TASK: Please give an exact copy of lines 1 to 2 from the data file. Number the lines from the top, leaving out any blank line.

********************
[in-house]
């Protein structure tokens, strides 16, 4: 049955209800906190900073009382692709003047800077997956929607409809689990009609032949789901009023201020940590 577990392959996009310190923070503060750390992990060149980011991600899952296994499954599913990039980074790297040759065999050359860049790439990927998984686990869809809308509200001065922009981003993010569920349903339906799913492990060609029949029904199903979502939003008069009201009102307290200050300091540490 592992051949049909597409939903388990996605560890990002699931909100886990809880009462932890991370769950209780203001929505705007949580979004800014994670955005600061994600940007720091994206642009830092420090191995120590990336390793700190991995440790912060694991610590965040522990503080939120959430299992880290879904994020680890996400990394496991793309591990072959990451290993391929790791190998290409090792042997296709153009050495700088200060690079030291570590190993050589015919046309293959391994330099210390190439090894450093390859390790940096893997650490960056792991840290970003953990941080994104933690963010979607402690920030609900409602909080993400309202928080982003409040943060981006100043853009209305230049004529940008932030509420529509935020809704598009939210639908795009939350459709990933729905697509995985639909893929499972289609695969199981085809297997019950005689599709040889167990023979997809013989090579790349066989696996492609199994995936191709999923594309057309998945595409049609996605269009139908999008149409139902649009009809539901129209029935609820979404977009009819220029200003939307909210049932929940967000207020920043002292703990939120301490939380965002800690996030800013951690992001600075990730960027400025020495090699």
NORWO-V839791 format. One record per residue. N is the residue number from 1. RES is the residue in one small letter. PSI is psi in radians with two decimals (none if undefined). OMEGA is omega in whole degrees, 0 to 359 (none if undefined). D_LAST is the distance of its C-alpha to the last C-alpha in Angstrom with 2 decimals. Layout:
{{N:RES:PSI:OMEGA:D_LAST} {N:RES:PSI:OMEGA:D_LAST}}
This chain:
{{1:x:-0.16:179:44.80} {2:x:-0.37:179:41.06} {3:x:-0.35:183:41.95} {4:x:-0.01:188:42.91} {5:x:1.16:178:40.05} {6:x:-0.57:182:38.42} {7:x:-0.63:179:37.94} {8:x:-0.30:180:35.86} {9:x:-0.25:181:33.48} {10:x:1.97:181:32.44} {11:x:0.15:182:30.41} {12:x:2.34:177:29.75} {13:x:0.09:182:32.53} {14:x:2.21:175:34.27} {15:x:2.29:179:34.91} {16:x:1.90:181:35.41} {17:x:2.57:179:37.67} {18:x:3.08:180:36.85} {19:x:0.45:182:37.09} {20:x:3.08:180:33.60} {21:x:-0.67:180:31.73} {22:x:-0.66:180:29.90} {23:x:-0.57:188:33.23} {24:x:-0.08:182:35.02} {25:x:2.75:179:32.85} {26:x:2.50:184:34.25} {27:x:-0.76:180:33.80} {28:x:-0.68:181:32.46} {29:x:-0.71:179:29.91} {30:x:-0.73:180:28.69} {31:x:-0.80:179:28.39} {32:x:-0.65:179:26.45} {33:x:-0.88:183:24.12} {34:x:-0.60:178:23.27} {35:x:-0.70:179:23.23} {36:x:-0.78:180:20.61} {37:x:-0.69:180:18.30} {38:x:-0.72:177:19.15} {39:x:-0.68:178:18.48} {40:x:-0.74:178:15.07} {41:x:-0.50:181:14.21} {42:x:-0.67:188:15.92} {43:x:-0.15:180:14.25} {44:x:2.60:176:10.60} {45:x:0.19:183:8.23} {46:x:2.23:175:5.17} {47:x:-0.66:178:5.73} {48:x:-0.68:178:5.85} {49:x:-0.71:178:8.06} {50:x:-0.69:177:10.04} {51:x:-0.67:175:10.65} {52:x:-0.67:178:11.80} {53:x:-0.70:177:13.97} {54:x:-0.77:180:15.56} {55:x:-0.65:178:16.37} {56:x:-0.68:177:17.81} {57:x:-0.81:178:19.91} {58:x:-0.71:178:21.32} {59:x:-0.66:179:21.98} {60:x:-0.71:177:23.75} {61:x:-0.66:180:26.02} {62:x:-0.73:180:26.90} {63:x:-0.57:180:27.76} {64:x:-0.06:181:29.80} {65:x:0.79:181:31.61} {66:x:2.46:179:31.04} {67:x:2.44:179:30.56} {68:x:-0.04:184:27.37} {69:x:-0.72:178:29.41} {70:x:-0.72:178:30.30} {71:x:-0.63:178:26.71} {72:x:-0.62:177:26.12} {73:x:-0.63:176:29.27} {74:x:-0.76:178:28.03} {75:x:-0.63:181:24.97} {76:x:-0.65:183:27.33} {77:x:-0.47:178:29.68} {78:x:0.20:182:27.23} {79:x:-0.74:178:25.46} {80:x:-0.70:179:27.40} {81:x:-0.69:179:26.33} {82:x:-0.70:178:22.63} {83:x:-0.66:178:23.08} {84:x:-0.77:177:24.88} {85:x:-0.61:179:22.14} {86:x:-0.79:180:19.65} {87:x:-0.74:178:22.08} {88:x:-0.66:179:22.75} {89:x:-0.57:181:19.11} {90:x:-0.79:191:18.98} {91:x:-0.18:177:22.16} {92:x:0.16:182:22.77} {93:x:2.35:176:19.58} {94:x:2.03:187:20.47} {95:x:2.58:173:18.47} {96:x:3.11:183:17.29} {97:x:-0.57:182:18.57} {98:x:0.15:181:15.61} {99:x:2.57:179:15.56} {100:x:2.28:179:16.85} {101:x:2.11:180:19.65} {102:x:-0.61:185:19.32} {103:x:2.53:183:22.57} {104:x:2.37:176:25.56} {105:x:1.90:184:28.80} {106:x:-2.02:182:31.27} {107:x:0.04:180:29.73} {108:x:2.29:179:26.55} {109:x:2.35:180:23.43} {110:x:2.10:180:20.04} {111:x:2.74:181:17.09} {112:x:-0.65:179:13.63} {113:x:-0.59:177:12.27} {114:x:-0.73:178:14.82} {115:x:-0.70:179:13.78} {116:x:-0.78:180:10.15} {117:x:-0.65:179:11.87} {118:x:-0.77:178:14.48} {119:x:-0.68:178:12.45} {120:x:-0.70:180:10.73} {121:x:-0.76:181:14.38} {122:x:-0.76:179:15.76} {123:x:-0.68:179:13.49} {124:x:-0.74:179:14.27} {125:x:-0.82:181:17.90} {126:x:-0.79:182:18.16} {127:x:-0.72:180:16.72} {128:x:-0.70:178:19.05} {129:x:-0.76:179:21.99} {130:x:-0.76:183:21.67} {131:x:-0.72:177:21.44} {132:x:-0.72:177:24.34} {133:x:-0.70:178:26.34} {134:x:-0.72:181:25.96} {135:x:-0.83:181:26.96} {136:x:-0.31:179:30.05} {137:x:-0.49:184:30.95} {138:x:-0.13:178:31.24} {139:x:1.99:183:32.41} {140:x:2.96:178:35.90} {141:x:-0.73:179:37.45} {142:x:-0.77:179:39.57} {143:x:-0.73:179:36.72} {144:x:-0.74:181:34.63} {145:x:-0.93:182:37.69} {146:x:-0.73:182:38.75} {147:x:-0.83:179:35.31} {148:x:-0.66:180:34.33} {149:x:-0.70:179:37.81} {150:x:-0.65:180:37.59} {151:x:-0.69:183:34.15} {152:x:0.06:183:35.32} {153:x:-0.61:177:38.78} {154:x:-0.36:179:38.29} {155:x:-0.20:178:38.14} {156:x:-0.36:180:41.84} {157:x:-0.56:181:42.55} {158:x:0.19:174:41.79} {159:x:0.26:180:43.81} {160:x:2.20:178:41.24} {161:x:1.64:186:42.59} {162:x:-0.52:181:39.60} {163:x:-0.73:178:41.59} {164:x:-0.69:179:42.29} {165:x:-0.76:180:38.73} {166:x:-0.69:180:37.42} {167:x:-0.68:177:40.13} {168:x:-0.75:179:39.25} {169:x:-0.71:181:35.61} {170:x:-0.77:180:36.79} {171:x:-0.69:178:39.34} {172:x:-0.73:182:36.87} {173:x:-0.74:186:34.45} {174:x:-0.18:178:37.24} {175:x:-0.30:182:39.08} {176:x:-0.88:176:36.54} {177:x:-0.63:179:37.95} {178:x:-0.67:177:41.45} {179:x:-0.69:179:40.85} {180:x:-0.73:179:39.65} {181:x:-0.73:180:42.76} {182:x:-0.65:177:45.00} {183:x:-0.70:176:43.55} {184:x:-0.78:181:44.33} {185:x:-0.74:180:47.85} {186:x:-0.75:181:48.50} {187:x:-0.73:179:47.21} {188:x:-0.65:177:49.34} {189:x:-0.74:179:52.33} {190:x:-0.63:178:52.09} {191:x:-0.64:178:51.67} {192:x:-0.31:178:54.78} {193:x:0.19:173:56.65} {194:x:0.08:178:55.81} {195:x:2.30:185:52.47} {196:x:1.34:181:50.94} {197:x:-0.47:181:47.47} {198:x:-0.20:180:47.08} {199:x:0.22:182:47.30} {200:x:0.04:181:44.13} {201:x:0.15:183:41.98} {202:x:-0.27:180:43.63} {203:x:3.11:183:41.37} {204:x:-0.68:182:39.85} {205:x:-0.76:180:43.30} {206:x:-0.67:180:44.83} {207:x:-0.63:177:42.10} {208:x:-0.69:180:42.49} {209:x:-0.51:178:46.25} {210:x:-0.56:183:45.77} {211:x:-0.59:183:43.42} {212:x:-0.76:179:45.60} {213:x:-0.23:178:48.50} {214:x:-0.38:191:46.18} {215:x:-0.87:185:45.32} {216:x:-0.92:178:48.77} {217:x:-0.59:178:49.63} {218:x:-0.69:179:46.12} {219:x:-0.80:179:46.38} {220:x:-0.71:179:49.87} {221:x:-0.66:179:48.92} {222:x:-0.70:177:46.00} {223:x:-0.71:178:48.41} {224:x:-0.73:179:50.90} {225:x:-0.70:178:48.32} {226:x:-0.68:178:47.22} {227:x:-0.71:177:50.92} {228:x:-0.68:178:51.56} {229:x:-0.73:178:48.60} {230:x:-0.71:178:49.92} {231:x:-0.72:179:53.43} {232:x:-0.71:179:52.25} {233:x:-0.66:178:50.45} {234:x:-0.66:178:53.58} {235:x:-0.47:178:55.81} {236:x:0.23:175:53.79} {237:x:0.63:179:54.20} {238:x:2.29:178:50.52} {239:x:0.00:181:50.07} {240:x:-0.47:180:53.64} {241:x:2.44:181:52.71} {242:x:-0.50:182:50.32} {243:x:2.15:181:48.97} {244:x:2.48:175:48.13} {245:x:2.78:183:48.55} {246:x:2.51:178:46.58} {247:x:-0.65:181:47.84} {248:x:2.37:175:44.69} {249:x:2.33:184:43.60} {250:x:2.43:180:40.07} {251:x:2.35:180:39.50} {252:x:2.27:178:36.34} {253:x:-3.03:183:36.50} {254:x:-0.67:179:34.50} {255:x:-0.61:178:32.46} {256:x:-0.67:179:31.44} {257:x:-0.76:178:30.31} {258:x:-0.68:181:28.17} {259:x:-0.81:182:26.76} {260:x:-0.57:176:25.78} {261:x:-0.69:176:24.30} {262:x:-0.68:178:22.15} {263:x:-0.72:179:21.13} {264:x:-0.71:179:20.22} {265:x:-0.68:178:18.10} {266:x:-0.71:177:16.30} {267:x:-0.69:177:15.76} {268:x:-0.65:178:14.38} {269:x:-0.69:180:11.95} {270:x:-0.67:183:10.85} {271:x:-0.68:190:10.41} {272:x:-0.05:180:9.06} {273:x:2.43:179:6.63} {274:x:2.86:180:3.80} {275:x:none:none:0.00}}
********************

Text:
[in-house]
């Protein structure tokens, strides 16, 4: 049955209800906190900073009382692709003047800077997956929607409809689990009609032949789901009023201020940590 577990392959996009310190923070503060750390992990060149980011991600899952296994499954599913990039980074790297040759065999050359860049790439990927998984686990869809809308509200001065922009981003993010569920349903339906799913492990060609029949029904199903979502939003008069009201009102307290200050300091540490 592992051949049909597409939903388990996605560890990002699931909100886990809880009462932890991370769950209780203001929505705007949580979004800014994670955005600061994600940007720091994206642009830092420090191995120590990336390793700190991995440790912060694991610590965040522990503080939120959430299992880290879904994020680890996400990394496991793309591990072959990451290993391929790791190998290409090792042997296709153009050495700088200060690079030291570590190993050589015919046309293959391994330099210390190439090894450093390859390790940096893997650490960056792991840290970003953990941080994104933690963010979607402690920030609900409602909080993400309202928080982003409040943060981006100043853009209305230049004529940008932030509420529509935020809704598009939210639908795009939350459709990933729905697509995985639909893929499972289609695969199981085809297997019950005689599709040889167990023979997809013989090579790349066989696996492609199994995936191709999923594309057309998945595409049609996605269009139908999008149409139902649009009809539901129209029935609820979404977009009819220029200003939307909210049932929940967000207020920043002292703990939120301490939380965002800690996030800013951690992001600075990730960027400025020495090699």